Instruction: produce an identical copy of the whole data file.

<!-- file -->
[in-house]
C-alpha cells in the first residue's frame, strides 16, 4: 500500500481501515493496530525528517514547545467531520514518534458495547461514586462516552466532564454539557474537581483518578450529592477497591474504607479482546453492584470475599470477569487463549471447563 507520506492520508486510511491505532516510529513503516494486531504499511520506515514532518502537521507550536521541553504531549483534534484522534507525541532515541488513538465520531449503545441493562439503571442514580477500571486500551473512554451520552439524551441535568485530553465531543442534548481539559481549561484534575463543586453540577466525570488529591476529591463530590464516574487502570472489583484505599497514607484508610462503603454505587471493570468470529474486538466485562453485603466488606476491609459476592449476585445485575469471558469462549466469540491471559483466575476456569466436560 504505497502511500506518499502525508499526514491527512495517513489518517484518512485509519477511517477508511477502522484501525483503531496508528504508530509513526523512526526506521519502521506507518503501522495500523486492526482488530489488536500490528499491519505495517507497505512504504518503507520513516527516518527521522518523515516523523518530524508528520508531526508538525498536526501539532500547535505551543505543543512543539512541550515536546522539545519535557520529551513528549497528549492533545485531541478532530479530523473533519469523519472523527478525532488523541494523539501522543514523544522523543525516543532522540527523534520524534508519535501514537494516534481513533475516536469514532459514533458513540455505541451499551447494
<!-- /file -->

[in-house]
C-alpha cells in the first residue's frame, strides 16, 4: 500500500481501515493496530525528517514547545467531520514518534458495547461514586462516552466532564454539557474537581483518578450529592477497591474504607479482546453492584470475599470477569487463549471447563 507520506492520508486510511491505532516510529513503516494486531504499511520506515514532518502537521507550536521541553504531549483534534484522534507525541532515541488513538465520531449503545441493562439503571442514580477500571486500551473512554451520552439524551441535568485530553465531543442534548481539559481549561484534575463543586453540577466525570488529591476529591463530590464516574487502570472489583484505599497514607484508610462503603454505587471493570468470529474486538466485562453485603466488606476491609459476592449476585445485575469471558469462549466469540491471559483466575476456569466436560 504505497502511500506518499502525508499526514491527512495517513489518517484518512485509519477511517477508511477502522484501525483503531496508528504508530509513526523512526526506521519502521506507518503501522495500523486492526482488530489488536500490528499491519505495517507497505512504504518503507520513516527516518527521522518523515516523523518530524508528520508531526508538525498536526501539532500547535505551543505543543512543539512541550515536546522539545519535557520529551513528549497528549492533545485531541478532530479530523473533519469523519472523527478525532488523541494523539501522543514523544522523543525516543532522540527523534520524534508519535501514537494516534481513533475516536469514532459514533458513540455505541451499551447494